The only difference is, that we added a virtual function in struct C. This leads to this object containing another pointer. It points to a vtable. (That vtable itself is globally accessible at runtime and contains pointers to all virtual functions which that class contains. This is roughly how C++ implements polymorphy.) The vtable pointer can be located somewhere in the object. In the clang and GCC case, it is located at the beginning of the object, where we assumed the a member. And that is why it does not work.

## Casting done right

int main()
{
C1 c1; // normal C B A inheritance
C2 c2; // Foo C B A inheritance
C3 c3; // virtual function added in class C

}

I renamed the 3 variants of struct C to C1, C2, and C3. This program will now correctly print a in all these cases.

What is different here (But same in all cases!), is that the address of the objects are first static_casted to const A*, and then reinterpret_casted to std::uintptr_t.

static_cast applies some magic to the pointer: As it knows from what to what we are casting (from type C to A), it can modify the actual pointer address. And it must do that, because if we want an A-typed pointer from the C2 object (which first inherits from Foo, and then from B), then we must add 4 bytes to the address, in order to have an actual A pointer. (Because the A part lies 4 bytes behind the Foo part)

In the C3 case (which adds a virtual function), the pointer must be fixed in the sense that the A part of the object lies behind (or in front of? That is compiler dependend, but static_cast will always get it right!) the vtable. So in this case, clang’s static_cast will add 8 bytes offset to the pointer, to make it an actual A typed pointer. (It’s 8 bytes, because a pointer is 8 bytes large on 64bit systems which we assume here)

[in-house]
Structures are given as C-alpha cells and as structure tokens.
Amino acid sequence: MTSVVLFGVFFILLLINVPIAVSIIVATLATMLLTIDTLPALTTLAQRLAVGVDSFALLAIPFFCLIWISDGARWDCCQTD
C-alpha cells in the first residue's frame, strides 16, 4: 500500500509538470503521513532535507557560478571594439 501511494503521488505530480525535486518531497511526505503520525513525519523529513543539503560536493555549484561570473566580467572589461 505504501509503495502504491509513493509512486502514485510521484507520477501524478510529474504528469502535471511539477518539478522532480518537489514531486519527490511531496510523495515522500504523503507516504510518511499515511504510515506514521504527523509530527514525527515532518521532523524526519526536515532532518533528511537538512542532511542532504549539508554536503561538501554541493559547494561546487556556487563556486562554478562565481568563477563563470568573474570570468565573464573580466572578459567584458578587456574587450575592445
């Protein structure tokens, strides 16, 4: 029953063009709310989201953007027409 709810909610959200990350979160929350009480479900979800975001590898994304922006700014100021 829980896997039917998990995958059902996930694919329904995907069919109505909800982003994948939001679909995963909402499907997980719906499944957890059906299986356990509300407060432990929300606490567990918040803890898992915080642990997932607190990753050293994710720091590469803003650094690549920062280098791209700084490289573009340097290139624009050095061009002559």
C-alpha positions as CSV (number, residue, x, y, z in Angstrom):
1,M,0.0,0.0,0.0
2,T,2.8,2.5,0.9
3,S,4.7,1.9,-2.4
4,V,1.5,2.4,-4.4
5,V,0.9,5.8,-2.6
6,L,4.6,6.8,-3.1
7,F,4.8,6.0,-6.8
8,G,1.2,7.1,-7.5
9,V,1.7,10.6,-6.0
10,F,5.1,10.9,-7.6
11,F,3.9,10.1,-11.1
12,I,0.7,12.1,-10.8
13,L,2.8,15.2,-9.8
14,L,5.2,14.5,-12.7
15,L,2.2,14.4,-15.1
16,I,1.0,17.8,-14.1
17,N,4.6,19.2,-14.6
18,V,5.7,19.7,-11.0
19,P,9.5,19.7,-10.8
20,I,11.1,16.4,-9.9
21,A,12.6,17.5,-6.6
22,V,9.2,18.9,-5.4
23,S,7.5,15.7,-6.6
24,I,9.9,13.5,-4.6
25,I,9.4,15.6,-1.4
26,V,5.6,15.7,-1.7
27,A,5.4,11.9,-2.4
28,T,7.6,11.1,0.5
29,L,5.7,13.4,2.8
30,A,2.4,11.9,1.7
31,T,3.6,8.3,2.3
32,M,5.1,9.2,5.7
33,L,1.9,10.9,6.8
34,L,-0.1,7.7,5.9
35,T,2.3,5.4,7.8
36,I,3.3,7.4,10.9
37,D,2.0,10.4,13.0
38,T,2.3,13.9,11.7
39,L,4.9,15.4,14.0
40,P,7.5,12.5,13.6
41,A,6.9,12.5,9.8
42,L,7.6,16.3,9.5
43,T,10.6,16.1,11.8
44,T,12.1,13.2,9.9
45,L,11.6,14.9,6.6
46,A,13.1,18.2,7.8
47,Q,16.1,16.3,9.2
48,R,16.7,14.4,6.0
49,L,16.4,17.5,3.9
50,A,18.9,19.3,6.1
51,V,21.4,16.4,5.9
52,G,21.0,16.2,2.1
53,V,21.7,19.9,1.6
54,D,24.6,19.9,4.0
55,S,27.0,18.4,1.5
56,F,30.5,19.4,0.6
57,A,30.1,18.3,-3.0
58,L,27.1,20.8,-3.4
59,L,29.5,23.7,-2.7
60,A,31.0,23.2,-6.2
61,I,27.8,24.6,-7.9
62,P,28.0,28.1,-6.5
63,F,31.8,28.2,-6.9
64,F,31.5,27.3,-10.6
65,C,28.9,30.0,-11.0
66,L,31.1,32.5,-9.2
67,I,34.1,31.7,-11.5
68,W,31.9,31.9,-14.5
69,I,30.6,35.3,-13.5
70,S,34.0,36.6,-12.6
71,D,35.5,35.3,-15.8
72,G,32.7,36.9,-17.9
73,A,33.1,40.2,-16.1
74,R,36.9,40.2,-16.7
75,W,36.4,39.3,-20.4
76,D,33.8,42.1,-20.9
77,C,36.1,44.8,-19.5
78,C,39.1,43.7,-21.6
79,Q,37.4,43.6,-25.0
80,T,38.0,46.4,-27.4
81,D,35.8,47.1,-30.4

Another nice feature is, that static_cast will refuse to compile, if the object is by no means related to type A. reinterpret_cast just ignores this and gives us no safety.

However, it was not possible to completely avoid reinterpret_cast, because of the type erasing cast from A* to std::uintptr_t, which static_cast would refuse to do. Although we could have used a union which overlays an A pointer with a std::uintptr_t.

## Summary

Only use reinterpret_cast when you are 1000000% sure what type you have in front of you. And even if you could do the math of pointer offset correction yourself - don’t.

When casting, you should always first consider to static_cast to the type you need first. This will fail if you got the types wrong - this is useful in situations where you deal with templates or auto types) Do the reinterpret_cast only if it is really inevitable, and even then double check its correctness.

reinterpret_cast-static_cast chains will not make your code prettier. As Stroustrup states in his original C++ books, the C++ style casts are intentionally ugly, because they are also potentionally dangerous.

EDIT on 2017-01-27: Changed the type from uint64_t to std::uintptr_t, as a comment on reddit.com/r/cpp suggested. Thanks for the input!